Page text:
The revolution that the world has seen in terms of communication and media is unparalleled in any other era in history, suddenly everyone has access to limitless entertainment and stories at the tips of their fingers, and more importantly, most of it is free.
Parasols, petticoats, sweets and trifles – Autumn de Wilde’s 2020 adaptation of Jane Austen’s Emma is the epitome of decadence. Critics have called it “lavish”, “totally delicious”, and “picture-perfect”. But does a focus on all things pretty make us appreciate Austen’s work or take it less seriously?
At the Courtauld Institute, there is a movement towards a digital, free-thinking art writing matrimony: Fire Assembly Point. I spoke to India Picton, who pioneered the magazine from its early stages into the dazzling and exciting space it exists as today. This interview highlights some of the main issues that students face with academic writing and the steps we can take to write creatively and without restriction.
Beth, or BooksNest as she is known online, is a successful book blogger who recently grew her Twitter account to 10,000 followers. BooksNest often reviews young adult fiction, though branches out into other genres too. I spoke to Beth about why she loves blogging and what she has gotten out of it.
Publishing is competitive, ruthless and inherently flawed. At the same time, rather frustratingly, there is no clear solution. But one thing is clear: although celebrities are convenient scapegoats, it’s not their fault.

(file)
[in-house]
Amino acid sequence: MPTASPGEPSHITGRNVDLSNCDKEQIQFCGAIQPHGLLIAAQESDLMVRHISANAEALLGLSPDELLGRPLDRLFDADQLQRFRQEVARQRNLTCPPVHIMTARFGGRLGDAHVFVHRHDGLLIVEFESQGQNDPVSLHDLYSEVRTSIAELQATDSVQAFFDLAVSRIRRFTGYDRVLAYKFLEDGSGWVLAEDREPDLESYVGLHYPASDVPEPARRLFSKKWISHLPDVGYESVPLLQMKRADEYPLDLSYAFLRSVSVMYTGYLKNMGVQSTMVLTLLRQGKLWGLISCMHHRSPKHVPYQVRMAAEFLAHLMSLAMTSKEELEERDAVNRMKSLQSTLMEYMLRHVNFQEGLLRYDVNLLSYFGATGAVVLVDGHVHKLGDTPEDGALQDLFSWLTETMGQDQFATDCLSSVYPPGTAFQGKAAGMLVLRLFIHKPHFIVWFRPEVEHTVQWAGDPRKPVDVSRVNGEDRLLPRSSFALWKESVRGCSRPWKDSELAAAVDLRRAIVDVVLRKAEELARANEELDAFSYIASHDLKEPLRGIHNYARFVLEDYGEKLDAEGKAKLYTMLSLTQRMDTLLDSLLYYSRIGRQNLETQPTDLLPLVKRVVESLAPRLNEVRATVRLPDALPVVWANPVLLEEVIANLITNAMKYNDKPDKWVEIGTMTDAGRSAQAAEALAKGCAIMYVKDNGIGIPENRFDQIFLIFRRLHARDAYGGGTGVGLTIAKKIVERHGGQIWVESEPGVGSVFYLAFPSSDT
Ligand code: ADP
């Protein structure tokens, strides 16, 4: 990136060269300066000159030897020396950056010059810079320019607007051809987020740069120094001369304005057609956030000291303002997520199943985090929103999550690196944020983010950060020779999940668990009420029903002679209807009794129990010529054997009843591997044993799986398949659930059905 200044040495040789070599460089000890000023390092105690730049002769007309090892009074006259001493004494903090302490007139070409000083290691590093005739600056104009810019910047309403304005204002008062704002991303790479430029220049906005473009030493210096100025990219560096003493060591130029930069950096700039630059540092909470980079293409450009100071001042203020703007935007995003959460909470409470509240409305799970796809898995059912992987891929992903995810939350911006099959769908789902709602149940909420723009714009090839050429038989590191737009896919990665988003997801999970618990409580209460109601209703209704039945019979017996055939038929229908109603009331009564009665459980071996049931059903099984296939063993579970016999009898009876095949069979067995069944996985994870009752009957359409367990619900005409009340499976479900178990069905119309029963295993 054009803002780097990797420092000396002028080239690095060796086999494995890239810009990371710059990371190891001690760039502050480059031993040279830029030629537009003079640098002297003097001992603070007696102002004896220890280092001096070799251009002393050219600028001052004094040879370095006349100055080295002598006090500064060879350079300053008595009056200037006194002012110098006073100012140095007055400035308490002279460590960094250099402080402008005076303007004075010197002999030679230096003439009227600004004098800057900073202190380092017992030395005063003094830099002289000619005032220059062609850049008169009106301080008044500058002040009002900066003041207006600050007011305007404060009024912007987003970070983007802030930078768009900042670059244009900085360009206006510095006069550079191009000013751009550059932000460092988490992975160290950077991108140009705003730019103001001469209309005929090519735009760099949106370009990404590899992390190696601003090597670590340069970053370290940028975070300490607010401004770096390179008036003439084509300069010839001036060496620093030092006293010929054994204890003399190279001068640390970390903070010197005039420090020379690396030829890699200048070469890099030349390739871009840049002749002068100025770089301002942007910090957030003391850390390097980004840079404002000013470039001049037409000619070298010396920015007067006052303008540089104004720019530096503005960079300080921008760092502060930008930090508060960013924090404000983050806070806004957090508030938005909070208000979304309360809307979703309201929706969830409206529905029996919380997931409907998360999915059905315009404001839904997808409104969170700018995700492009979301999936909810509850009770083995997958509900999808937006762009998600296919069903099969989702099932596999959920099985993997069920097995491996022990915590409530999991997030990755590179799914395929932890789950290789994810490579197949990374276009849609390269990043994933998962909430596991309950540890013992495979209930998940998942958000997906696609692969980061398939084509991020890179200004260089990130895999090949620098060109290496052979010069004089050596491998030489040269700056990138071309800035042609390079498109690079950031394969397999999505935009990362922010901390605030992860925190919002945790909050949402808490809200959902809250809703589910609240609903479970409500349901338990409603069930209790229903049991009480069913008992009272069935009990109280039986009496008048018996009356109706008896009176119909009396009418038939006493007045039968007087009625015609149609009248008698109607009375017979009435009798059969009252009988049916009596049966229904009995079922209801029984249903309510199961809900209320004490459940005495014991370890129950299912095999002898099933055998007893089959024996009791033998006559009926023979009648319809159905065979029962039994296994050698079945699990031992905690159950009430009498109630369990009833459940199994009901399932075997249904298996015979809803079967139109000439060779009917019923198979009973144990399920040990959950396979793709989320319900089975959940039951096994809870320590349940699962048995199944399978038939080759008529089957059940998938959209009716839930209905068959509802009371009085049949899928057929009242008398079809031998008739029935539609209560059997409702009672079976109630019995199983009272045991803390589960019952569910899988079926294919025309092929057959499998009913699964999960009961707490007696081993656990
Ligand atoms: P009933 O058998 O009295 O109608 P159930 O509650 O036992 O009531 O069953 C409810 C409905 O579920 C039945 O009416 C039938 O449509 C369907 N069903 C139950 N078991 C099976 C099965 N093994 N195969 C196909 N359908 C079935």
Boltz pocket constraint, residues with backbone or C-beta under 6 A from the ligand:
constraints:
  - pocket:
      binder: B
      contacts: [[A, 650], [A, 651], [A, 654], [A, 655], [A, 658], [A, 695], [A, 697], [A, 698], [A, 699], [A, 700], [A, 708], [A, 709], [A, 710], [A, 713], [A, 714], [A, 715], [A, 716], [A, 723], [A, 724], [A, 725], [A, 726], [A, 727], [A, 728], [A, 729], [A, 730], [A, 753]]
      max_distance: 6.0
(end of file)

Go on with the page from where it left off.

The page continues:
I used to have enough books to fill two tall bookshelves. In the summer of 2017, I donated almost all of them. It might seem like a bizarre twist of logic but getting rid of my books made me more of a reader.
From an outsider’s perspective, Paris is a city of culture, romance, and art. You value the atmosphere as you stroll through the streets and think of all the great artists who have walked before you. It is no surprise then, that “the bookshop” is one of the most popular tourist destinations.
Offering over 44 million titles, the world’s biggest bookseller seems like the most trustworthy source to get a recommendation. With so much to choose from, you would think our reading preferences would expand with each Amazon order. But we often find ourselves browsing the same section of the virtual bookshelf.
I Love Dick is a manifesto for a generation of women who want to have it all, say it all, and be it all. Its journey from an underground, experimental novel to a cult classic shows far how ideas about women and femininity have evolved in that time.
The heart of World Book Day is encouraging book haters to become book lovers, to tackle the elitist stereotypes around reading, to give a child a form of escapism. How can we not justify this scheme being useful for adults?